For the U.S., then, handling Tony Parker will be akin to a baseball player trying to hit Mariano Rivera's cutter—they know exactly what's coming, but can they do anything about it?
We'll find out on Sunday morning, when Team USA opens group play against (you guessed it!) France.
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The same goes for Parker's San Antonio teammate Manu Ginobili, who's had his own habit of tormenting Team USA for years now.
Ginobili was a key member of the Argentine team that upended USA Basketball and went on to win gold at the Athens Olympics in 2004. In a sense, then, he was responsible for bringing about the revolution that saw Jerry Colangelo and Coach K assume the reins of the program.
Not that the Americans should necessarily thank Manu for his services, though he's a joy to watch nonetheless.
For basketball fans, anyway. Not so much for Team USA, which saw Ginobili slice and dice his way through its defense on the way to a 23-point performance amidst Argentina's near-comeback in an 86-80 loss on July 22.
Argentina's forwards (specifically Luis Scola and Carlos Delfino) may seem more worrisome to Team USA since their strengths parallel America's on-court weaknesses.
But Ginobili is still Argentina's best player and, evidently, the one who gives USA Basketball the biggest headaches.
As well he might when he dashes his way through the Red, White and Blue on Aug. 6.
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Lest you think Ginobili is the only multi-talented wing to have tormented Team USA this summer, take a gander at what Luol Deng did to his American adversaries earlier in July.
The Chicago Bulls All-Star piled up 25 points, four rebounds and four assists for Great Britain during an exhibition in Manchester, England. This despite being far and away Team GB's most credible threat and having the likes of Kobe Bryant, LeBron James, Kevin Durant and Andre Iguodala come at him throughout the game.
Of course, Team USA still won by 40 points, and to face his NBA peers in London, Deng would have to help Team GB finish no worse than fourth in a group that also features Spain, Russia, Brazil, China and Australia.
Frankly, few in the Association would ever mistake Deng for an offensive dynamo. He's more than capable of hitting shots, to be sure, but is best known for his defensive abilities on the perimeter.
That being said, there's no denying how well he played against the Americans, and if there is, indeed, a weakness on the wing to be exploited, then Deng will be ready to do so a second time.
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We'll have a better idea as to whether or not the wing is the thing to beat USA Basketball on Sunday, when Nicolas Batum joins Tony Parker's French team on the floor at the Olympic Park against Team USA.
Batum is the sort of talented, athletic and versatile player that Coach K has in abundance at his disposal.
That would seem to make the prospect of containing Batum that much more a cinch, though Ginobili and Deng might argue otherwise.
Whether it be as a spot-up three-point shooter or a two-man-game partner with Parker, Batum has the look of a player tailor-made to torment Team USA from the perimeter. He figures to make Sunday's Olympic opener rather interesting for both teams, at the very least.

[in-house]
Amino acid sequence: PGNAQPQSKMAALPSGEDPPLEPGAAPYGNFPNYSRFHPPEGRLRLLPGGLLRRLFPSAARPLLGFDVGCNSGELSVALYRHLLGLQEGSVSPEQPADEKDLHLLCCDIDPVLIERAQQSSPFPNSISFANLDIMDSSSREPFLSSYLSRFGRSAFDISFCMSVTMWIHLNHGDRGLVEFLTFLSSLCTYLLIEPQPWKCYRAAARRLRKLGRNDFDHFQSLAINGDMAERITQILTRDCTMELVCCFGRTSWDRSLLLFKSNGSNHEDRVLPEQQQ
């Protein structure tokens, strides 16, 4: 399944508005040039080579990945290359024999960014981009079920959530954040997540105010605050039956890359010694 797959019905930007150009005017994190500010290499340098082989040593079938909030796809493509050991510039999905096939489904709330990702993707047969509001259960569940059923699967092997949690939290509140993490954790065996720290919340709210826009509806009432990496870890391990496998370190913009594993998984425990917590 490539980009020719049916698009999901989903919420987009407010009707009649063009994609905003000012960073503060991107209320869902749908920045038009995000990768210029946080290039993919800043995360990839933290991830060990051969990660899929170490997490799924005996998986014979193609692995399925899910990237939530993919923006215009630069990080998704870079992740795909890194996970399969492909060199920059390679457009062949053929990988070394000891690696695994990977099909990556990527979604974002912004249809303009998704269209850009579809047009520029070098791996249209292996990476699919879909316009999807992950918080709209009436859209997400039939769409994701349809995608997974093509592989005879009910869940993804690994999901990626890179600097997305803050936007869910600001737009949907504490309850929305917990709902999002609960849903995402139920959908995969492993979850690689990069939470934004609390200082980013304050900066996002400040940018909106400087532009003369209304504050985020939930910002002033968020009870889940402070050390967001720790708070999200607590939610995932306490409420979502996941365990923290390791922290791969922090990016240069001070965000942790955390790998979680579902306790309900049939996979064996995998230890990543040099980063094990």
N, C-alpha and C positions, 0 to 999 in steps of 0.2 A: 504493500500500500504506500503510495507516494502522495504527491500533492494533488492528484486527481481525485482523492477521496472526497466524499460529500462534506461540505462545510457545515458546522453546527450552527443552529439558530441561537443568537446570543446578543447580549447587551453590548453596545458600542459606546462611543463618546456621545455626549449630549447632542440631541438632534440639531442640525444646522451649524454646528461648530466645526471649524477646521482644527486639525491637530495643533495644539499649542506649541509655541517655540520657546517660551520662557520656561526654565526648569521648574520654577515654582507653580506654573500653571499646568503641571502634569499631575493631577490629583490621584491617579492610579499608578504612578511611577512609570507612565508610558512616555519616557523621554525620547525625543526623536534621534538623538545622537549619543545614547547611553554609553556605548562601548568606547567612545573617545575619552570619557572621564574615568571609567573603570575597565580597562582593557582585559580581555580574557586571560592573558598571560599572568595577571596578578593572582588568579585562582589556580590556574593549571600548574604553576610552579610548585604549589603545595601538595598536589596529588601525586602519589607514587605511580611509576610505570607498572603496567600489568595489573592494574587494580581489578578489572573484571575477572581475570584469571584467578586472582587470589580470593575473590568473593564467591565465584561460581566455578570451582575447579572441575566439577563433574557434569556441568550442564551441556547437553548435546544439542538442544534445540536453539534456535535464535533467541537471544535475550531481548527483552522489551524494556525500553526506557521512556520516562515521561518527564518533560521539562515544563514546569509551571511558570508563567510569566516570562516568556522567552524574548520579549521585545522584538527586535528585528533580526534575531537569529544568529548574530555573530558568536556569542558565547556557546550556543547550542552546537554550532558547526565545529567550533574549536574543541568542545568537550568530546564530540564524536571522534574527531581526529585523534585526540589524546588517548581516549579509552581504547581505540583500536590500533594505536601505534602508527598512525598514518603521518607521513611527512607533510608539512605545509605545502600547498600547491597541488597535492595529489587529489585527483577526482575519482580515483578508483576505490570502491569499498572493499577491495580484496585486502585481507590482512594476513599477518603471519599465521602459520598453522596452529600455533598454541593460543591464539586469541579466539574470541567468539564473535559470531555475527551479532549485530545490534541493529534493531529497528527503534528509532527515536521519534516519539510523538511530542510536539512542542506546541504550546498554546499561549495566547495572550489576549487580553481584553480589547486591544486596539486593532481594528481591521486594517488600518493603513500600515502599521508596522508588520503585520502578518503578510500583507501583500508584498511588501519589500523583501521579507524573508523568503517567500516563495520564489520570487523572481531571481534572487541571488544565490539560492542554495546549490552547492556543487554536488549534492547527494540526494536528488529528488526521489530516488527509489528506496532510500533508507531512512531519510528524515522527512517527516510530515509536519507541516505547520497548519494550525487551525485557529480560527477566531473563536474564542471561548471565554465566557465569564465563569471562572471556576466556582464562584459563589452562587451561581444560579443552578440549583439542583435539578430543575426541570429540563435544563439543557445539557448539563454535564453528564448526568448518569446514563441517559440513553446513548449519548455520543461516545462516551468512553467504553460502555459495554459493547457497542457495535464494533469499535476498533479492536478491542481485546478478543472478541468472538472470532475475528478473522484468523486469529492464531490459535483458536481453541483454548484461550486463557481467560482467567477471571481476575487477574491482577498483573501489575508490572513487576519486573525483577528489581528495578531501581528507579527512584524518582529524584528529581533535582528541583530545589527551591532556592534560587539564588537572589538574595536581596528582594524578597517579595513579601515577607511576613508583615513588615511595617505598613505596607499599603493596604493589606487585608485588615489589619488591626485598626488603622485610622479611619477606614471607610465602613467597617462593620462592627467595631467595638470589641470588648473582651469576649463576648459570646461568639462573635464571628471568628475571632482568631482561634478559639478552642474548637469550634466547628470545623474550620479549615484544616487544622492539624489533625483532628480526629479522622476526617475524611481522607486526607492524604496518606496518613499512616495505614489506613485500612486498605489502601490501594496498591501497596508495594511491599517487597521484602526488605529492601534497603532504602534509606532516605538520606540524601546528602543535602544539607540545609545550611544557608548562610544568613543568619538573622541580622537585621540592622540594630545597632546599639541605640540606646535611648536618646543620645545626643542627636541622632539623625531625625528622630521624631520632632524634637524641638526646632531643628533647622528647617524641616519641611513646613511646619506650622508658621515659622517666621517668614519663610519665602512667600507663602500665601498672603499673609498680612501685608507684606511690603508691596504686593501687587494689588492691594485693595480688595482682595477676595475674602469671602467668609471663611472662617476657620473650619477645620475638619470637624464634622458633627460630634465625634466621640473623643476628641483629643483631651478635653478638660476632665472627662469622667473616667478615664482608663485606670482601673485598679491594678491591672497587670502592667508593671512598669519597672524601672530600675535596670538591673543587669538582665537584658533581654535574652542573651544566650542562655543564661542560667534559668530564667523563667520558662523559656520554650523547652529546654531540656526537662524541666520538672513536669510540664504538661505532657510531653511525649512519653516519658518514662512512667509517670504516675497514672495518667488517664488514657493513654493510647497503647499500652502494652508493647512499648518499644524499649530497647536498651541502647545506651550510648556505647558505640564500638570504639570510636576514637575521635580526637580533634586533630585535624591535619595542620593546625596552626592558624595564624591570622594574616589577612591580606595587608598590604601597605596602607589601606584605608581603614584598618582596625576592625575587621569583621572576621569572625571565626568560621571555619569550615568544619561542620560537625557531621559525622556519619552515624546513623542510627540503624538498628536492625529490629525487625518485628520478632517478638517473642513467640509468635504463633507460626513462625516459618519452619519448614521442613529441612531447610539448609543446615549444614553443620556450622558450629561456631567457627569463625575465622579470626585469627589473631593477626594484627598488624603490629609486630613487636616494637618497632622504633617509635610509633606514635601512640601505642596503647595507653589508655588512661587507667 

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As long as we're talking about talented wings capable of terrorizing the U.S. on the hardwood, we'd be remiss not to at least mention Andrei Kirilenko.
The former Utah Jazz and reportedly soon-to-be Minnesota Timberwolves swingman is Russia's most lethal weapon, given his all-around skill set and his intimate knowledge of how to handle NBA royalty. His production fell off noticeably over his final few seasons in Utah, but AK-47 seemed to get his groove back last year, when he earned Euroleague MVP honors while playing for CSKA Moscow.
Kirilenko's recent experience with FIBA rules, combined with confidence derived from past success against Team USA (18 points, eight rebounds and four assists during an exhibition in 2008), makes him a threat to rack up some serious stats and keep Russia in the game should his country go head-to-head with its old Cold War adversary after the group stage.
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Perhaps no single player is better equipped to take advantage of Team USA's weaknesses than Linas Kleiza.
At 6'8" and 245 pounds, the Denver Nuggets turned Toronto Raptors forward is big and brawny enough to bang bodies inside, where America is at its weakest. Kleiza can play with his back to the basket and sports a keen understanding of how to use his particular density to his advantage.
That being said, the strength of Kleiza's game might actually be on the perimeter, where he's more than capable of draining threes from behind the FIBA line. On the whole, it's as if FIBA's rules were written specifically for Kleiza's game.
Lithuania has a solid roster around Kleiza as well, with the likes of Sarunas Jasikevicius, Martynas Pocius, Darius Songaila and NBA rookie-to-be Jonas Valanciunas populating head coach Kestutis Kemzura's squad.
Still, nobody should expect tiny Lithuania to beat mighty America, unless there's a spelling bee of names involved.
But if Kleiza comes to play on Aug. 4, then David may well have his day against Goliath on the court.